Skip to main content

Connection is the key to recovery

Trauma survivor David Bell is using his experience to help other trauma patients.

Gold Coast Health’s Trauma Survivors Network (TSN), a first-of-a-kind program in Australia, is having a profound impact on the mental wellbeing of trauma survivors. 
The network’s first peer ambassador, David Bell, 59, is connecting with trauma patients and sharing his extraordinary journey after overcoming compounding traumatic life events. 
“I survived two strokes and had to learn to walk again, followed by the breakdown of my 35-year marriage and a life-changing motorcycle accident, all within five years,” he said.
“13-months ago, I was as airlifted to Gold Coast University Hospital (GCUH), where I spent weeks in a coma, after breaking more than 20 bones and sustaining critical chest injuries due to a horrific motorcycle accident.
“The great team here put me back together. It took a few months to bounce back, all thanks to the wonderful work of great doctors, nurses, and therapists.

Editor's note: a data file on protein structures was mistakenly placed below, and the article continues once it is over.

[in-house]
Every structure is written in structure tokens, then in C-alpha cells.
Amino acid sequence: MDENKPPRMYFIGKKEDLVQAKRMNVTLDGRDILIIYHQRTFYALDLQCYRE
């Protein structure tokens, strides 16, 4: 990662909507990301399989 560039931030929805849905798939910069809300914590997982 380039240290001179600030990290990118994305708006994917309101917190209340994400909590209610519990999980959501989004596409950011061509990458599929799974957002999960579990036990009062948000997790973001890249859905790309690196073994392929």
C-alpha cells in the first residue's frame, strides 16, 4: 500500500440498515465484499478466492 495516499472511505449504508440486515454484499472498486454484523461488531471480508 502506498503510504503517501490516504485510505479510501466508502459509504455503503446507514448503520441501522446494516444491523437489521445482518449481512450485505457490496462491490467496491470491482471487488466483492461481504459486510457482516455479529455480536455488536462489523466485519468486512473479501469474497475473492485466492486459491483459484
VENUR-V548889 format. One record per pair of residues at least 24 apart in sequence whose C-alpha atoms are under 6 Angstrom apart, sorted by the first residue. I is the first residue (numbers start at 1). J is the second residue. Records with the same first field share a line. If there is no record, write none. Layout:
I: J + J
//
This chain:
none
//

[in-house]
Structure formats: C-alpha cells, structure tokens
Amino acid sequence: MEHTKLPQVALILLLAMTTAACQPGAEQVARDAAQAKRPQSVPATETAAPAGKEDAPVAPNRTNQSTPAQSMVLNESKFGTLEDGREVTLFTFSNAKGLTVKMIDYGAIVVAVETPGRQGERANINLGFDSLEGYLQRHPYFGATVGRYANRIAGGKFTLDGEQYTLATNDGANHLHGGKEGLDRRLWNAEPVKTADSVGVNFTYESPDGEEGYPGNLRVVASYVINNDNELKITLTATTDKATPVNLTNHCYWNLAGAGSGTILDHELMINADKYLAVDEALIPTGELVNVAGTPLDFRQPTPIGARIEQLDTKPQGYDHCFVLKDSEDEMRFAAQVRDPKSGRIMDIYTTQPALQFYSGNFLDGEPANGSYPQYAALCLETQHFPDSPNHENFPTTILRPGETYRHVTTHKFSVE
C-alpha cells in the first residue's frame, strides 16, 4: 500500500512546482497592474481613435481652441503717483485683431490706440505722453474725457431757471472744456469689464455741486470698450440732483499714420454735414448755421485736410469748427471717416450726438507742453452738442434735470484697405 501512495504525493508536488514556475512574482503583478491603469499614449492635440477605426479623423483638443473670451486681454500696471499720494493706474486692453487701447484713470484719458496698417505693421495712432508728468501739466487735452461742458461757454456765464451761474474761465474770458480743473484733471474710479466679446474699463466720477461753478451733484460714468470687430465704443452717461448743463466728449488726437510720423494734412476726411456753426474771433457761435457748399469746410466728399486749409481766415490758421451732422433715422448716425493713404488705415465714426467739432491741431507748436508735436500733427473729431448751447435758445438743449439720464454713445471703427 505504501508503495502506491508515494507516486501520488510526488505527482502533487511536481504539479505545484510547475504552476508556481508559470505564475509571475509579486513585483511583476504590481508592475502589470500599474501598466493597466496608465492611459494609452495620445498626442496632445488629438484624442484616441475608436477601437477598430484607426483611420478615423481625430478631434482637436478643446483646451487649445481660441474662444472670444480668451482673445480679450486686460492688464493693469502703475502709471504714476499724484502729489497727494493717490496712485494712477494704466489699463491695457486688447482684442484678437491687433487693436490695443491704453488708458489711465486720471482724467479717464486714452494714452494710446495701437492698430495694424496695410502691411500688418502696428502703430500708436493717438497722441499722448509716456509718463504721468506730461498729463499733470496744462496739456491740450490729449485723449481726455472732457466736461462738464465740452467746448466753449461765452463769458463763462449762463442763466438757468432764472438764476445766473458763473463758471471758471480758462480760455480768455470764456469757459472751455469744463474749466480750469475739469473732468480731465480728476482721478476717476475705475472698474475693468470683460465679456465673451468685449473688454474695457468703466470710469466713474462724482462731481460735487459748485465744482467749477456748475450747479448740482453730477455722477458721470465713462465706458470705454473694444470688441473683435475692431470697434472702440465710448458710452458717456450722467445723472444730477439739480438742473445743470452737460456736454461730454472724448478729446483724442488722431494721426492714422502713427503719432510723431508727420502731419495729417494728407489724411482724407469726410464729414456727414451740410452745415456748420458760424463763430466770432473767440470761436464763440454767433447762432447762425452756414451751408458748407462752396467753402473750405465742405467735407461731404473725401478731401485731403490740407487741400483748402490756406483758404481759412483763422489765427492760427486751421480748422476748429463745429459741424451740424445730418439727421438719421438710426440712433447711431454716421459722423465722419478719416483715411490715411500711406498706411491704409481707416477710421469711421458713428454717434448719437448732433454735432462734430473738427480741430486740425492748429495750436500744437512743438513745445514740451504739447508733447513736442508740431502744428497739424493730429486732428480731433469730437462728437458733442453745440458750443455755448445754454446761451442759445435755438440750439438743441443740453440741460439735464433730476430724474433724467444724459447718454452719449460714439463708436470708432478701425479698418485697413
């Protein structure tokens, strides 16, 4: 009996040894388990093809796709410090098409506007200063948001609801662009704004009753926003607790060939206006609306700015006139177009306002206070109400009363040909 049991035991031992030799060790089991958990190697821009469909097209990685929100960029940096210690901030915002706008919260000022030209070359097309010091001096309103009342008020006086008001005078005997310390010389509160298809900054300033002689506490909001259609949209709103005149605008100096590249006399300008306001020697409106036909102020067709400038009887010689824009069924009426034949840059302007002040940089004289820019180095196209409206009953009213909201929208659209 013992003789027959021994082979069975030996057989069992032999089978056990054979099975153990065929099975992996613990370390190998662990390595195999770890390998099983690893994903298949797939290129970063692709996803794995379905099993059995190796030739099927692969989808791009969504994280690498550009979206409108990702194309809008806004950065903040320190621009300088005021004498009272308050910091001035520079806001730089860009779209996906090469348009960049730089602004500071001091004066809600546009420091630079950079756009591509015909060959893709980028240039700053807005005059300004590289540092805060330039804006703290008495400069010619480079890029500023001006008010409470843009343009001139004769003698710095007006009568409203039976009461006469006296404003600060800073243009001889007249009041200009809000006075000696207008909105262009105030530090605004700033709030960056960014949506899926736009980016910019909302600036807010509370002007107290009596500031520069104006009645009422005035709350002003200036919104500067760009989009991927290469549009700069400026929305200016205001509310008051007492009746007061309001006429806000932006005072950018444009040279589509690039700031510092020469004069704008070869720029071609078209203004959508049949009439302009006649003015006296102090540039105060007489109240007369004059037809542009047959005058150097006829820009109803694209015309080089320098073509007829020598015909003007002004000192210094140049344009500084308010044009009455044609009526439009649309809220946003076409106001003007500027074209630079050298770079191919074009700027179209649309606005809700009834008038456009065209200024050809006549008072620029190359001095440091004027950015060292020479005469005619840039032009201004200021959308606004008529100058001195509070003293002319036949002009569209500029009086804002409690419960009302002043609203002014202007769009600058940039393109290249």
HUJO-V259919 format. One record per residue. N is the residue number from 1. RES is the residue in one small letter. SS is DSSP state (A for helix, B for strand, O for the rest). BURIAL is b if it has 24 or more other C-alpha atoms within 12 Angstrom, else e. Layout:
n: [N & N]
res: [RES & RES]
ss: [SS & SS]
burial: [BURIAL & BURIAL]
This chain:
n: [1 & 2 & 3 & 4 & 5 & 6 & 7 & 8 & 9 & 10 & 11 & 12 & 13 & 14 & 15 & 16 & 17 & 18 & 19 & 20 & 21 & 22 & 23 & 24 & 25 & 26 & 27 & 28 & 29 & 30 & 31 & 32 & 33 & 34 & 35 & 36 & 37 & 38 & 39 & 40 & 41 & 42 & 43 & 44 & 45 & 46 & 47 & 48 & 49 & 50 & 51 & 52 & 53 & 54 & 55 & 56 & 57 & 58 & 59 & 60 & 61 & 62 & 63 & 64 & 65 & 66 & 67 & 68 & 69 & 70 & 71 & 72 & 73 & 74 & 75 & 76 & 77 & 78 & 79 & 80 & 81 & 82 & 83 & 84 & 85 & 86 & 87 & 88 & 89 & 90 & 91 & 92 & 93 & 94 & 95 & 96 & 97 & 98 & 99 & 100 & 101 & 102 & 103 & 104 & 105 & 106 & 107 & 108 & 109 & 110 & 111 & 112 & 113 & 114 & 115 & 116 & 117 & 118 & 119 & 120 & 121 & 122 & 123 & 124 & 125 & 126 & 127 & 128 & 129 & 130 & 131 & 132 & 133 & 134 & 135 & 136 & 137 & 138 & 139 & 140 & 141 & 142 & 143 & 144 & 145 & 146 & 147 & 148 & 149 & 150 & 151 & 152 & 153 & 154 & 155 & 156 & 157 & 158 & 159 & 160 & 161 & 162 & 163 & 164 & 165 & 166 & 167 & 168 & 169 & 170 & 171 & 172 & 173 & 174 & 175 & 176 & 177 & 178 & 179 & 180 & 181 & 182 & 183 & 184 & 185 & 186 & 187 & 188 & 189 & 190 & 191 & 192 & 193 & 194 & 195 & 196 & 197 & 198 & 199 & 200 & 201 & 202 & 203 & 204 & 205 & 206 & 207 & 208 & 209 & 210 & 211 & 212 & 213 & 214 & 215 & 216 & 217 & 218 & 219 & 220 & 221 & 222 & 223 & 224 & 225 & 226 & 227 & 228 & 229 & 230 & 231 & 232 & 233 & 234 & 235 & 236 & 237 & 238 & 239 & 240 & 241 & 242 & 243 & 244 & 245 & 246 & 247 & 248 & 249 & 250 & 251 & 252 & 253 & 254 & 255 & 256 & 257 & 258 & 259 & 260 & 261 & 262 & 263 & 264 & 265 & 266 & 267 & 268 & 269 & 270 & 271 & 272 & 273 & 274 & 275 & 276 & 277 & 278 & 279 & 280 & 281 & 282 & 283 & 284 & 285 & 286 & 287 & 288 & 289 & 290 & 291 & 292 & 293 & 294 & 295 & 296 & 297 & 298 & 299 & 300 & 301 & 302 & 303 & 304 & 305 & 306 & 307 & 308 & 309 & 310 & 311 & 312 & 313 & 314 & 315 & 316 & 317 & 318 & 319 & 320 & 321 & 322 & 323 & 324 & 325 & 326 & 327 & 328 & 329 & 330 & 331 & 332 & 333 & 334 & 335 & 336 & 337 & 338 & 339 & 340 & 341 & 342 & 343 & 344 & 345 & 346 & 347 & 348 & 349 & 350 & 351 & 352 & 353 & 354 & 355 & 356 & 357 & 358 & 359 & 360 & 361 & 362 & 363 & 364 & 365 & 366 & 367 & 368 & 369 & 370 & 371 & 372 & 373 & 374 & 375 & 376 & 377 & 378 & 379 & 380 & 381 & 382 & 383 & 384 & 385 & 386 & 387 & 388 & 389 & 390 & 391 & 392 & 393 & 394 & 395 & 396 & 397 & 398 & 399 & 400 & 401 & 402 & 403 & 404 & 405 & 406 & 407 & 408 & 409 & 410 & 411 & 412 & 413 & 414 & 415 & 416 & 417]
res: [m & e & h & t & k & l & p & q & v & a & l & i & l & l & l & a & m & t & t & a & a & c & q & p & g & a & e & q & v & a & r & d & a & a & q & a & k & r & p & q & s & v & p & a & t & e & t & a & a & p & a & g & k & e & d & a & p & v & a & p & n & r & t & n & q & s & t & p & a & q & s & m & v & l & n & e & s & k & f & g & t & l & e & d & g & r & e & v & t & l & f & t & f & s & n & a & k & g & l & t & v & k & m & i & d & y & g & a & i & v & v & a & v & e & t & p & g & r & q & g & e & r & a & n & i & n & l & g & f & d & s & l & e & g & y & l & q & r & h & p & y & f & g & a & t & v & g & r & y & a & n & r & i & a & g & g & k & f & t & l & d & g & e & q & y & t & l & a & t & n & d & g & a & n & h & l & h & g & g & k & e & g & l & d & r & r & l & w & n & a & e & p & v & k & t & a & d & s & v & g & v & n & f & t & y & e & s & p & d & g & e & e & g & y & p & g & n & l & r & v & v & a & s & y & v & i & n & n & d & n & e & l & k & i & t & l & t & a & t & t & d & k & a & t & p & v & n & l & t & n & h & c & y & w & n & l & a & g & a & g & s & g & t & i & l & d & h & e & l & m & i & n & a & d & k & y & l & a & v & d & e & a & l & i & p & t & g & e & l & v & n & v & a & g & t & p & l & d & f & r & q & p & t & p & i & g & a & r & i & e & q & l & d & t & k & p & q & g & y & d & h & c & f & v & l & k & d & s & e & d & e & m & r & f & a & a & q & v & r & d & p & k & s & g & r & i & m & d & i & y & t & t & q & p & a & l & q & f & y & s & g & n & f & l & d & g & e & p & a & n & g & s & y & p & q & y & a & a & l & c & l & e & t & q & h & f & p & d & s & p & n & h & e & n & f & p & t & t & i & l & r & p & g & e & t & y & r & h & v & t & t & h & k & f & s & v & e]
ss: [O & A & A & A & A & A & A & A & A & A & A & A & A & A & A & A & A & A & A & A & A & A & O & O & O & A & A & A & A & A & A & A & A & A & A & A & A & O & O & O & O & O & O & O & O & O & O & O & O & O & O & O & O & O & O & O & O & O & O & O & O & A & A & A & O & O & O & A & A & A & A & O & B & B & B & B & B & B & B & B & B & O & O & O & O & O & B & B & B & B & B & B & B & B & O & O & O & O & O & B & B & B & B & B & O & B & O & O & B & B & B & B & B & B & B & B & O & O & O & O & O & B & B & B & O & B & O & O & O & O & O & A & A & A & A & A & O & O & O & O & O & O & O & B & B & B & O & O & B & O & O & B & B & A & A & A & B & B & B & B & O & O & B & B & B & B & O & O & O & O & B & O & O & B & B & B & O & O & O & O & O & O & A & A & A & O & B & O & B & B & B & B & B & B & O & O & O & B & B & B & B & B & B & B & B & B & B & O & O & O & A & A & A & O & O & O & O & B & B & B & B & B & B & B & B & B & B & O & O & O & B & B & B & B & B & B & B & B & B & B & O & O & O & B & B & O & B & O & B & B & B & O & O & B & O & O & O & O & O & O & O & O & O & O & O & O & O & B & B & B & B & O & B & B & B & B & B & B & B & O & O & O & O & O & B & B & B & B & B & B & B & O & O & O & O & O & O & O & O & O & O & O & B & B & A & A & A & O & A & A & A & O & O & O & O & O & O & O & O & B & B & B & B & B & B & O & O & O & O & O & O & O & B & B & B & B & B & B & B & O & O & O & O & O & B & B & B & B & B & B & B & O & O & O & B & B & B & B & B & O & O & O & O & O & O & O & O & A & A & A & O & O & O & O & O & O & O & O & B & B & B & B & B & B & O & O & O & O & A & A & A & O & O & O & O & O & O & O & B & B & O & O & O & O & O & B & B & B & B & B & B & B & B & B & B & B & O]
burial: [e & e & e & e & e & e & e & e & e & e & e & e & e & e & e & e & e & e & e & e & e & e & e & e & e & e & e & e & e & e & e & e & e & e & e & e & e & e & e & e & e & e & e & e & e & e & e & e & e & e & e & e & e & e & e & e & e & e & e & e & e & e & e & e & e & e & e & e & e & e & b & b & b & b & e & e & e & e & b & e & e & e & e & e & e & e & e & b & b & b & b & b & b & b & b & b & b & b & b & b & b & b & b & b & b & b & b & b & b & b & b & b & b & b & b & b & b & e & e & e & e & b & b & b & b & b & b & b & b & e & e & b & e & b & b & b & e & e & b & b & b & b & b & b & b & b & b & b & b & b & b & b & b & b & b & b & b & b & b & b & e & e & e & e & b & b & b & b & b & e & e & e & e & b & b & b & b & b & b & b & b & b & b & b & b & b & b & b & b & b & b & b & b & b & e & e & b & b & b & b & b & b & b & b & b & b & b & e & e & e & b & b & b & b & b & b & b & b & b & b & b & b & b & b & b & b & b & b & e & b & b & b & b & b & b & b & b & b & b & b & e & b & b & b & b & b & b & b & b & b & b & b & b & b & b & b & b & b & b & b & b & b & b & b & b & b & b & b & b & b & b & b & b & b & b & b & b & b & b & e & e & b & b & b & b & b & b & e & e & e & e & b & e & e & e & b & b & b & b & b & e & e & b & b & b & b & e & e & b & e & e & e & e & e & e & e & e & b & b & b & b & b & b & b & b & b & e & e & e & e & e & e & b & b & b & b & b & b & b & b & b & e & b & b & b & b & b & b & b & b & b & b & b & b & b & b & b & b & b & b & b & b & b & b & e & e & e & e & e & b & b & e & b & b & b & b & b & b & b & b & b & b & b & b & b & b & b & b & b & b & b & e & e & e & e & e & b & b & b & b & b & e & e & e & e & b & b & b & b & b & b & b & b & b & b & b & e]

David was introduced to the TSN through the health service and now he’s visiting and speaking to other trauma patients about how they will rebuild their lives after being discharged from hospital. 
“One thing that I found over the last five years, the ups and downs in part due to anxiety and depression after the physical recovery, is very confronting,” he added. 
“Now I’m using my experience to help others and it’s given me a whole new lease on life.”
Developed by the American Trauma Society (ATS USA), Gold Coast Health introduced the TSN program two years ago to assist survivors, families, and caregivers in the long-term.
Trauma Nurse Navigator and TSN coordinator, Matthew Scott, says the network is steadily growing and hopes the program is extended throughout Queensland and Australia. 
“Peer ambassadors support other survivors that are in hospital to show them that there is a path forward after their physical wounds heal,” he said.
“As a level-one trauma centre specialising in major trauma injury management, our hospital deals with severe trauma patients, so the outcomes tend to be more long-term. Ideally, this peer-to-peer level of support is what’s also needed in other facilities.
“There is so much more than just physical trauma for patients to overcome and things that can’t be seen such as psychology injury, are what we are trying to address.”
From 2018-2021, there were 1375 trauma patients treated at GCUH with 56 per cent of cases arising from transport related incidents involving motor vehicles and motorbikes. 
To connect with other trauma survivors or to learn more visit:

Last updated 13 Jun 2022